TI must keep track of the sectors the partition is using so it must know where it starts and ends. What I don't understand is why when it recreates it, it doesn't use that information to place it correctly. Even if a resize was performed on the partition during the restore, it shouldn't affect the sector offset. In other words, if a Vista partition is backed up, then a Vista partition should be restored, not a modified version of it.

    That being said, TI must do something differently when the whole drive is restored because it keeps the offset. The Vista partition is created just like it was originally. TI just needs to apply this same functionality to restoring single Vista parititons.
     
  17. K0LO

    K0LO Registered Member

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    If Vista originally placed its partition starting at sector 2048, then I assume that when you examine that partition using DD10's Disk Editor you should see the parameter "Hidden Sectors" in the partition table set to the value "2048". Correct?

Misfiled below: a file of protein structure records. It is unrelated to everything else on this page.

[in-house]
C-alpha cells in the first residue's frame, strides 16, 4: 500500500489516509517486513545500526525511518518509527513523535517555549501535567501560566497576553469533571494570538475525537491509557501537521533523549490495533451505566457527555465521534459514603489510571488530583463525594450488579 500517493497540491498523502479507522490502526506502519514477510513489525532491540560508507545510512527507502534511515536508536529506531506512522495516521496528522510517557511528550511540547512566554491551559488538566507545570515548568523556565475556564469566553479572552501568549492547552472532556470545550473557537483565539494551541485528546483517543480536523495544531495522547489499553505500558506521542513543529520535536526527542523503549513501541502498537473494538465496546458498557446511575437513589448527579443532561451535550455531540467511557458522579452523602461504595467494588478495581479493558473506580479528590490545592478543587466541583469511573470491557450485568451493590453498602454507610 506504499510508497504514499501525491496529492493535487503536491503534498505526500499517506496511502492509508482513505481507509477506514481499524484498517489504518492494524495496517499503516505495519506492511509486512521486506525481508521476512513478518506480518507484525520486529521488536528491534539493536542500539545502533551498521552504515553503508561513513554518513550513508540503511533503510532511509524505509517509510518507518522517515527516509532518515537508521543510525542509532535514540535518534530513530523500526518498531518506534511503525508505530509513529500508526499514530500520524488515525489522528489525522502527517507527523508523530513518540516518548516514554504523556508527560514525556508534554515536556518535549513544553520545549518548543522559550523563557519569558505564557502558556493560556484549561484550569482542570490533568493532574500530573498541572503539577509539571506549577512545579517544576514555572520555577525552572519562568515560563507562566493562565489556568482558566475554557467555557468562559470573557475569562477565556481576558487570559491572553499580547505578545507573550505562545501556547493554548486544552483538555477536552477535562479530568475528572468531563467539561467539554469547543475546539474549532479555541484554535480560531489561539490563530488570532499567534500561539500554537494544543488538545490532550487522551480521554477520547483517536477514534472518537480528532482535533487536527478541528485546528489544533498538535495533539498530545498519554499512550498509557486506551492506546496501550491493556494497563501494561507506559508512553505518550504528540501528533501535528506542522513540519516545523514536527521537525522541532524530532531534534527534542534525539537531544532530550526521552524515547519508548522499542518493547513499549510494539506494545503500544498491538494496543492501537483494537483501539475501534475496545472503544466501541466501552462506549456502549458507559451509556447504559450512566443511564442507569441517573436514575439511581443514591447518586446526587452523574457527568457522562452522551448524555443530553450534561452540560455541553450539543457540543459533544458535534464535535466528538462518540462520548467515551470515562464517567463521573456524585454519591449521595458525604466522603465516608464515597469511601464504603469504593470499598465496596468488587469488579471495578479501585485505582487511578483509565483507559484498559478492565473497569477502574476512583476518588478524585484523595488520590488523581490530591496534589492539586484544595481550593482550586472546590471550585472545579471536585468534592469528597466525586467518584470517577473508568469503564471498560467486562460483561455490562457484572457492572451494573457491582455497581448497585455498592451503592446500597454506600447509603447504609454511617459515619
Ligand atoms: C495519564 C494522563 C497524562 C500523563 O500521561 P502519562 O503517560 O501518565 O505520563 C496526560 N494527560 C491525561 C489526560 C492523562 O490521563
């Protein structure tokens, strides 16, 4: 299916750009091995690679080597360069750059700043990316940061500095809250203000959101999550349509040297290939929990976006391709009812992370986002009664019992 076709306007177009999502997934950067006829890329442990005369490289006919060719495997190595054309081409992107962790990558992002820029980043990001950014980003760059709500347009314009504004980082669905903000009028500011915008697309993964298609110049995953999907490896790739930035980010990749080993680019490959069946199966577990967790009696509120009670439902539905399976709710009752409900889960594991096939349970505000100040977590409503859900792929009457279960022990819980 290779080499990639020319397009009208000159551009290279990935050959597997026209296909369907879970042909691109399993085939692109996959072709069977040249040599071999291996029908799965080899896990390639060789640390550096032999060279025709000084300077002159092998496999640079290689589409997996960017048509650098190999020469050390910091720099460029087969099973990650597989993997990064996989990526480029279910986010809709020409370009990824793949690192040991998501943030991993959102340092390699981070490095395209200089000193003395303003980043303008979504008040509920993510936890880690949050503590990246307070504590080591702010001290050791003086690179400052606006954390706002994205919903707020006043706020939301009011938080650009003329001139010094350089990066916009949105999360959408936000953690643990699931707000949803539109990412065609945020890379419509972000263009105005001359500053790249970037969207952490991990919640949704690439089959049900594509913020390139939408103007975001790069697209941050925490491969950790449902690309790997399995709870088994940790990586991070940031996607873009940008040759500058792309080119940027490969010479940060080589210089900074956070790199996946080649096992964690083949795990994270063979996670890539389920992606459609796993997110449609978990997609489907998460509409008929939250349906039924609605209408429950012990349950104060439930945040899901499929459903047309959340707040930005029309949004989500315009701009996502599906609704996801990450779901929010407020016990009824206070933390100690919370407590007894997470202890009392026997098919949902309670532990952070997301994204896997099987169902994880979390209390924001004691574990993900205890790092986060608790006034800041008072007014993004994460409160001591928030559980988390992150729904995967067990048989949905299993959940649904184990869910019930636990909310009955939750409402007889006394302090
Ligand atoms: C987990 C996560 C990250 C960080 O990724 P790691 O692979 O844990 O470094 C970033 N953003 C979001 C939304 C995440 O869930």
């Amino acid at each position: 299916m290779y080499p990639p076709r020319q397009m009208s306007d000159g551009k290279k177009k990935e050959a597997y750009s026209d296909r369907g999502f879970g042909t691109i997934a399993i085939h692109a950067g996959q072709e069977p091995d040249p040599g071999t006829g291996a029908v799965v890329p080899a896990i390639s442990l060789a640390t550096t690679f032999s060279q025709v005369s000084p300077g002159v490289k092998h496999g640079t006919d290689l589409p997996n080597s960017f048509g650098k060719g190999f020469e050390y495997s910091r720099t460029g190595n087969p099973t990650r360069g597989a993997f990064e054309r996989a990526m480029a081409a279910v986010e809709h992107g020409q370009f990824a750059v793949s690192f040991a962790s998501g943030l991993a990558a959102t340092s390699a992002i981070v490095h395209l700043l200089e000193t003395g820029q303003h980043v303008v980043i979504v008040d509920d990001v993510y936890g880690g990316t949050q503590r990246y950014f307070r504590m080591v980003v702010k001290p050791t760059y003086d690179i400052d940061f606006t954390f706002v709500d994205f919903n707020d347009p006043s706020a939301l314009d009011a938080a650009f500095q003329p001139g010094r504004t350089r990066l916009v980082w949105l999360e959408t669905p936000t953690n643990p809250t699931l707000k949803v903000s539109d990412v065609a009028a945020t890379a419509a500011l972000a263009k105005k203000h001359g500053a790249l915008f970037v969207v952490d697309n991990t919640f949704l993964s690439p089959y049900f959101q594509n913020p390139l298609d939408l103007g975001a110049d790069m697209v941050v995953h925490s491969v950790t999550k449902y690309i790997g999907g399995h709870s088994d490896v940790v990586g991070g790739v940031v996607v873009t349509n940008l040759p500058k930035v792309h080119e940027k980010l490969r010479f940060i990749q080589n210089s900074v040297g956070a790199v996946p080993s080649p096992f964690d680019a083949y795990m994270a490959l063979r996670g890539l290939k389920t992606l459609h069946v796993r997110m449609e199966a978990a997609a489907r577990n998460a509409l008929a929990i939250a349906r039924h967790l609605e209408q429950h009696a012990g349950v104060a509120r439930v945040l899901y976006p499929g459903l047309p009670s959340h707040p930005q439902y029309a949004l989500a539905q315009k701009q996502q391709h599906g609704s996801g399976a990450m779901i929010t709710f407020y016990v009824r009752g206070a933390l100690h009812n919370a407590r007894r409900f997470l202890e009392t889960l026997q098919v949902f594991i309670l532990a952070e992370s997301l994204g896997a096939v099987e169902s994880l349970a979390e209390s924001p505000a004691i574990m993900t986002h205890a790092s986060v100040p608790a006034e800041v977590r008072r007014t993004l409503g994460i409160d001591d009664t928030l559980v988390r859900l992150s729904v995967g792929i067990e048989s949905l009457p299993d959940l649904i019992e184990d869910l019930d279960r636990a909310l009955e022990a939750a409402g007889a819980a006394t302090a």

And if TI restores this partition but starts it at sector 63, then I also assume that the parameter "Hidden Sectors" gets changed to "63". Also correct?

    If both of these statements are true and Vista won't boot correctly, then there must be an entry somewhere in the new Boot Configuration Data file that references the location of Vista by absolute sector, or somehow depends on the location of the starting sector (checking the disk id, for example).

    I didn't mean to suggest sliding the partition's data around; rather to check for and repair an incorrect "hidden sectors" entry. But perhaps this isn't the case?